By Nigel Tapp
University student Laura Sykes (pictured) says she simply wants to make a difference for the world’s poor. A lofty aim, but one the 20-year-old pursues every day with a zeal which would put most people to shame.
Laura is currently the State Director of VGen, World Vision’s youth movement; the Hobart chapter president of Carpets for Communities, a social enterprise initiative based in Cambodia; Chief Executive Officer of Go Fair, an organisation she founded to encourage communities to consider only purchasing goods which conform to ethical practices; and a volunteer for Heart of Chocolate, which markets Fair Trade certified chocolate to retailers.
On top of that she has a fulltime study load and works part-time.
Late last year Laura – who worships at Pilgrim Uniting Church, in Launceston – was named as the joint winner of the Human Rights Commission’s youth award for Tasmania. Laura grew up in a socially aware family but her interest in social justice was truly pricked by attending a World Vision youth leadership forum in her final year of high school.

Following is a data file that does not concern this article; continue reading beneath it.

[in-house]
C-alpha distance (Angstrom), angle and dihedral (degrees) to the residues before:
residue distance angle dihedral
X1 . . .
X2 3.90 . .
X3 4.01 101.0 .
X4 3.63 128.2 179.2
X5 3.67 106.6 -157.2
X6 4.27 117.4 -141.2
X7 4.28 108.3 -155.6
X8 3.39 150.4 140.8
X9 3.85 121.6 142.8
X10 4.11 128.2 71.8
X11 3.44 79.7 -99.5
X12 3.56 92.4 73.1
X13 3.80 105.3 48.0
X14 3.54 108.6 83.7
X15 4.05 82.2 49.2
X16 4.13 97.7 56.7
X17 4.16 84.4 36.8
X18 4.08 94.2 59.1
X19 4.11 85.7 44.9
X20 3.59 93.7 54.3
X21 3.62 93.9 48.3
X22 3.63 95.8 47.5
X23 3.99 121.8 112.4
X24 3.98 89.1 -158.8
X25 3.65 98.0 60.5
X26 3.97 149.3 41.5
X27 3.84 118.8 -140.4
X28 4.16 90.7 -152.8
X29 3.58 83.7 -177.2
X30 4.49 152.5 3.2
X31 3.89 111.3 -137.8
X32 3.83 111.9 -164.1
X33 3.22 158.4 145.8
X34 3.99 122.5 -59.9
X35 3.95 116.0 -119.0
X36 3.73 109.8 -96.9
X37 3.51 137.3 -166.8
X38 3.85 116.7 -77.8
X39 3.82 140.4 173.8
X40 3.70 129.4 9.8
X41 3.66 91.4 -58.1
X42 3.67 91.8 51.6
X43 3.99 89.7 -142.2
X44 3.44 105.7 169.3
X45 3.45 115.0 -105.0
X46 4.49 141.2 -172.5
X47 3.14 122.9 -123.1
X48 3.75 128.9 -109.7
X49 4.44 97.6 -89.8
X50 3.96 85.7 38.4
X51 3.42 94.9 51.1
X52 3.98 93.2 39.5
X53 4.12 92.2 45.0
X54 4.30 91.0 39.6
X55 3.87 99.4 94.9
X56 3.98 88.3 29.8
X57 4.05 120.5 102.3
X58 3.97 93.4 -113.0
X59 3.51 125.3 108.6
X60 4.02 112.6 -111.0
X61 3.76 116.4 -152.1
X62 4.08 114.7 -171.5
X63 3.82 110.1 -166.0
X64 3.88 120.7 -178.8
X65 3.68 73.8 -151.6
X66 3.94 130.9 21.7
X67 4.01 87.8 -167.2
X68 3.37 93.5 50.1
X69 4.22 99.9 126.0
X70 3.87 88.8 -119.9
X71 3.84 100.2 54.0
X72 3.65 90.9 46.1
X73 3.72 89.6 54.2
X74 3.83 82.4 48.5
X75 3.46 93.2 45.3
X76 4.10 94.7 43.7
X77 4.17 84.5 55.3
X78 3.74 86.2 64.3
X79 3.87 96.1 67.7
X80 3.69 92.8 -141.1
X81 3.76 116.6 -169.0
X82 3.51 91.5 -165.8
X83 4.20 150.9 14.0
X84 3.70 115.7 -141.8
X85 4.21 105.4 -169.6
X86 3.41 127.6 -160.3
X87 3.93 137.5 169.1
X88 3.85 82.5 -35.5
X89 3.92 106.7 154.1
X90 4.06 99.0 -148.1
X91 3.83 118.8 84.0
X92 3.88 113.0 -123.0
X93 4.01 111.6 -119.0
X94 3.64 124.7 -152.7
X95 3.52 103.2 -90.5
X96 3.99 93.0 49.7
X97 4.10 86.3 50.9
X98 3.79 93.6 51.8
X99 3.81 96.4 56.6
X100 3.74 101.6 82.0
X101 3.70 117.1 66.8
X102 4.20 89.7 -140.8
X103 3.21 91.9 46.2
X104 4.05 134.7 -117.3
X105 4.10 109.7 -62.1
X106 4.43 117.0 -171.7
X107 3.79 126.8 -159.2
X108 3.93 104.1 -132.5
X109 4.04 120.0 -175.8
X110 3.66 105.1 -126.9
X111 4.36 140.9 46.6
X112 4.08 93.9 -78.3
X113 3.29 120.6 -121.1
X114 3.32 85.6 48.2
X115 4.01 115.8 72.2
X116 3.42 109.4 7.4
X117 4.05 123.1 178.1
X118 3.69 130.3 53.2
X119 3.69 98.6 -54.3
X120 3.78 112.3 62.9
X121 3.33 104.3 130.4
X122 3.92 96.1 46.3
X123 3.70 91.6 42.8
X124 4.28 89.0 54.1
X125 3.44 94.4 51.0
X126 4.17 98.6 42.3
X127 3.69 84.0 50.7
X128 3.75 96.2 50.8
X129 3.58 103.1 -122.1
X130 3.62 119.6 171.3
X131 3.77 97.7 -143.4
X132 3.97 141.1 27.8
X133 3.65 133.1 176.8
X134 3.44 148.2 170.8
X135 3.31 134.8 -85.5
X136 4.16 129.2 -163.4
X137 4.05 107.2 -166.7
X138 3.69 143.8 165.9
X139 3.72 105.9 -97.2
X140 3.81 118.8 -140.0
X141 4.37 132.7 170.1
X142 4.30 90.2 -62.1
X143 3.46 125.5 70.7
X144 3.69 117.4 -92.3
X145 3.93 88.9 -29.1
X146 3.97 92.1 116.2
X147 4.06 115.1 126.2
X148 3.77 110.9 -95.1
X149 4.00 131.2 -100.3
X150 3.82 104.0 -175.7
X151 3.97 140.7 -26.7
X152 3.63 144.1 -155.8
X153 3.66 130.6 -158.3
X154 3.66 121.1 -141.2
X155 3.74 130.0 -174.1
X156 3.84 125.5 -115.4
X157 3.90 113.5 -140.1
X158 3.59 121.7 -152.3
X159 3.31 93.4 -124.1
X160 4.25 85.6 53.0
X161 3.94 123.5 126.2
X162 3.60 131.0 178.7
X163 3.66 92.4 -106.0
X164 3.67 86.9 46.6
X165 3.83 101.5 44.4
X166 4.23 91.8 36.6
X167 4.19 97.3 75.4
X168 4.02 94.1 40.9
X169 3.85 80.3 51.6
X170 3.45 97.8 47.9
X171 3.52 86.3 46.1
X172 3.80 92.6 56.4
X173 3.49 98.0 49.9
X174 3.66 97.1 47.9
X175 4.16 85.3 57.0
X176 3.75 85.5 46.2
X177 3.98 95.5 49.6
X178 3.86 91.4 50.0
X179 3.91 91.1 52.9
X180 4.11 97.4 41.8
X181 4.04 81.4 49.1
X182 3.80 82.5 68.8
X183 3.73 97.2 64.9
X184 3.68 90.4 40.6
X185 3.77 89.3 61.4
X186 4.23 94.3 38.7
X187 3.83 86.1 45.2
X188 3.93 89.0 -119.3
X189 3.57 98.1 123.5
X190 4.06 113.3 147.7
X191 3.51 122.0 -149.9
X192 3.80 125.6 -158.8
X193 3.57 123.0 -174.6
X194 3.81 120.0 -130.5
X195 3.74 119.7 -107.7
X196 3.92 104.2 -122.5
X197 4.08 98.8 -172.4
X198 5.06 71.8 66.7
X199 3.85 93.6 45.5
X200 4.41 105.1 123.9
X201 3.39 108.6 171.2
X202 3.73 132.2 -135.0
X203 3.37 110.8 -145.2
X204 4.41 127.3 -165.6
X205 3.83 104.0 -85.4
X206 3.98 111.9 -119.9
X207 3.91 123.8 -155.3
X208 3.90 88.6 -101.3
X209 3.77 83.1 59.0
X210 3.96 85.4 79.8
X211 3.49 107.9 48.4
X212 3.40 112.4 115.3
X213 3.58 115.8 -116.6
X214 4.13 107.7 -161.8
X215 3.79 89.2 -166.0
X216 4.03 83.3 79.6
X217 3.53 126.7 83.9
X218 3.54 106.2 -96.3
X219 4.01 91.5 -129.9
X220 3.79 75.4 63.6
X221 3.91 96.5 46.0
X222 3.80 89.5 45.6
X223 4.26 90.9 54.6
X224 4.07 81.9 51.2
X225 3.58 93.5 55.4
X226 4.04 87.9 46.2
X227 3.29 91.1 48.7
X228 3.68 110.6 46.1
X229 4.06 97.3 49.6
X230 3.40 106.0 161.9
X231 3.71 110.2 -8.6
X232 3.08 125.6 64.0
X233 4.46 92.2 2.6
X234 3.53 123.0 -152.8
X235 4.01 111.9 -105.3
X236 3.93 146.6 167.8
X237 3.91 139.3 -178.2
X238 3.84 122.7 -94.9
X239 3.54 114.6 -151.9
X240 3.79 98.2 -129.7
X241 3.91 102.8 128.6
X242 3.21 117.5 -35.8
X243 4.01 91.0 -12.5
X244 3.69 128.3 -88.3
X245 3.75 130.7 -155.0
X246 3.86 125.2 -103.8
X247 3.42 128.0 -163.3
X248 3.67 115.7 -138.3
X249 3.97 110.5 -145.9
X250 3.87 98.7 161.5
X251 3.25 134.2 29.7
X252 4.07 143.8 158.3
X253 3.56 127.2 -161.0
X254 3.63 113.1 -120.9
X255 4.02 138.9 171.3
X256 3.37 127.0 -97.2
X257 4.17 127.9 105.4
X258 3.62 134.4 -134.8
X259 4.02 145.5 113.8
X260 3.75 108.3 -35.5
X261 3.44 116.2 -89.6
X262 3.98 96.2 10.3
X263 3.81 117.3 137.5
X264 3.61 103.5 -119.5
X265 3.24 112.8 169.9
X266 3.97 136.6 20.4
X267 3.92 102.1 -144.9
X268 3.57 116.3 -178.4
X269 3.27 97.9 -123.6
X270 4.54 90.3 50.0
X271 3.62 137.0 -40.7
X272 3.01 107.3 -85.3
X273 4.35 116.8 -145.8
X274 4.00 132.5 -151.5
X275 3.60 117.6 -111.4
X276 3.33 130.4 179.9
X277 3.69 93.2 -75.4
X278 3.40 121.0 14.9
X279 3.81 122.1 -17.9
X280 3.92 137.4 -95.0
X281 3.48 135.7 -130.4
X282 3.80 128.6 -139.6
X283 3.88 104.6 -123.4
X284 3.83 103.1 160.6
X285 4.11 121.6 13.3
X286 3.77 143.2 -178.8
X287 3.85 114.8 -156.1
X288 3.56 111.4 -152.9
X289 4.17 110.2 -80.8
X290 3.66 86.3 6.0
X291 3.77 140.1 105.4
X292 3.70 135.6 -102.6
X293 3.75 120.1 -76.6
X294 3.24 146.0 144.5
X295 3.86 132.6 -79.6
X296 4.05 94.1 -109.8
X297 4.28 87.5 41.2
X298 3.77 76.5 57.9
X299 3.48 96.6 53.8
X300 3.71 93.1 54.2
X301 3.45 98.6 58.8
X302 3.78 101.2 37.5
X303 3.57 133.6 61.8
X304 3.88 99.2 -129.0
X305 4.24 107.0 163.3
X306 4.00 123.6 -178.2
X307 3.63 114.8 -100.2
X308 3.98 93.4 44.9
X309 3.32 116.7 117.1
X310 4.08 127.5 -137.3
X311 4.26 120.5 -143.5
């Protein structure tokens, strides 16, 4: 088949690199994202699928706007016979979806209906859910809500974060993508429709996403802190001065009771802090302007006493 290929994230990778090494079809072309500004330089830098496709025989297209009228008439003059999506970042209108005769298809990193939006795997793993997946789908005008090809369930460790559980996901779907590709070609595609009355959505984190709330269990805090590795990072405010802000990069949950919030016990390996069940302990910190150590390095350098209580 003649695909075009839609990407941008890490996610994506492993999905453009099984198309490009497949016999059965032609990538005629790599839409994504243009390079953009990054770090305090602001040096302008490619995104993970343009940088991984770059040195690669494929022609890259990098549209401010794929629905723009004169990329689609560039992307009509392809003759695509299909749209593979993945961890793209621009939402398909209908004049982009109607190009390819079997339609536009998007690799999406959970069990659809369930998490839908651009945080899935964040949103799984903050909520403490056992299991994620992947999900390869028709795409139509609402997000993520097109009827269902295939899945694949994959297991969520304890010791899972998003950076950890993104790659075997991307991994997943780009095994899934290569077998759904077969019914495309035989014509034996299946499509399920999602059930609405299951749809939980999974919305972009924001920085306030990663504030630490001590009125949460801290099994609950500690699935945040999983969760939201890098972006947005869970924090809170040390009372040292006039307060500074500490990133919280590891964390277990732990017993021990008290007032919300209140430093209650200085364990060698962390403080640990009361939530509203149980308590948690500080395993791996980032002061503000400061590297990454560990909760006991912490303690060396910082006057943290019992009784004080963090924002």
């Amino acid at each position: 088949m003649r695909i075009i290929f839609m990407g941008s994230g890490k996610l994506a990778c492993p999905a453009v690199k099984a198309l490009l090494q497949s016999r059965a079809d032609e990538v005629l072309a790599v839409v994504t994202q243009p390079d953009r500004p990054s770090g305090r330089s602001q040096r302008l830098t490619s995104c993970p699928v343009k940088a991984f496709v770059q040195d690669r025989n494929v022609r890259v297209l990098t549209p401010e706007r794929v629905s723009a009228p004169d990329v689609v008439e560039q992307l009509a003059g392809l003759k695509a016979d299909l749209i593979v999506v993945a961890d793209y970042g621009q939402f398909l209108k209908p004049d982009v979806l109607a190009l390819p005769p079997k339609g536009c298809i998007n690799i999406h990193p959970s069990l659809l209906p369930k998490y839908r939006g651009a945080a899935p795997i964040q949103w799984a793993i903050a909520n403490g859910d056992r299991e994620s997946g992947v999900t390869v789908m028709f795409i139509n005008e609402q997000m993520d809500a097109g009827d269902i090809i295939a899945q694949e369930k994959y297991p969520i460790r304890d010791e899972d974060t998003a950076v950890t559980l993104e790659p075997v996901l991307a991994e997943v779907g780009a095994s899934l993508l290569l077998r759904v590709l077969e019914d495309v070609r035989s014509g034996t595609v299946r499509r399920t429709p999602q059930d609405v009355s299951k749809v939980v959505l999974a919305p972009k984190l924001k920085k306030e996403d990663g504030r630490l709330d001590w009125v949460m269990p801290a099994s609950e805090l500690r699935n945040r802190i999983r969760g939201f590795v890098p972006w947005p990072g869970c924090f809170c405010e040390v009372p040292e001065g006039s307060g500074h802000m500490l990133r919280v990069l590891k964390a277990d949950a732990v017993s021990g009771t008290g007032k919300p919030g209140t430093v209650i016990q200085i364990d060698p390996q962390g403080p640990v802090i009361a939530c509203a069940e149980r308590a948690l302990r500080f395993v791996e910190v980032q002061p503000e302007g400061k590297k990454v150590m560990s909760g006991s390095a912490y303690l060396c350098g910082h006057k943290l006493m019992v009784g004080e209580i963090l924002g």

“We discussed things like child labour and slavery and it made me think: ‘Why did some children as young as five have to deal with that when I didn’t’?” she said.
“I did not think I could sit back and do nothing while they were being exploited.”
Laura’s first ‘big’ win came when she successfully campaigned for the Launceston City Council to become a certified Fair Trade council. She has since replicated the campaign in Hobart, with the capital city council now taking steps to achieve similar accreditation. Laura said she was encouraged by the growing support from her contemporaries for Fair Trade initiatives.
“People will tell me when they have bought a product which has been certified as Fair Trade and it is very empowering to know that what I am doing is making a difference in people’s lives.
“I do not see it as work. It is just what I do.”
Laura concedes she will need to begin thinking about reducing her volunteer load.
“Throughout this year I have been trying to build other people up so they can move into leadership positions.
“I believe it is important to support and nurture young people in their journey as volunteers and empower them to realise their potential as change makers.
“Sometimes I get caught up in the excitement of my volunteer work. But I think it’s important to maintain balance and give others opportunities to reach their full potential.”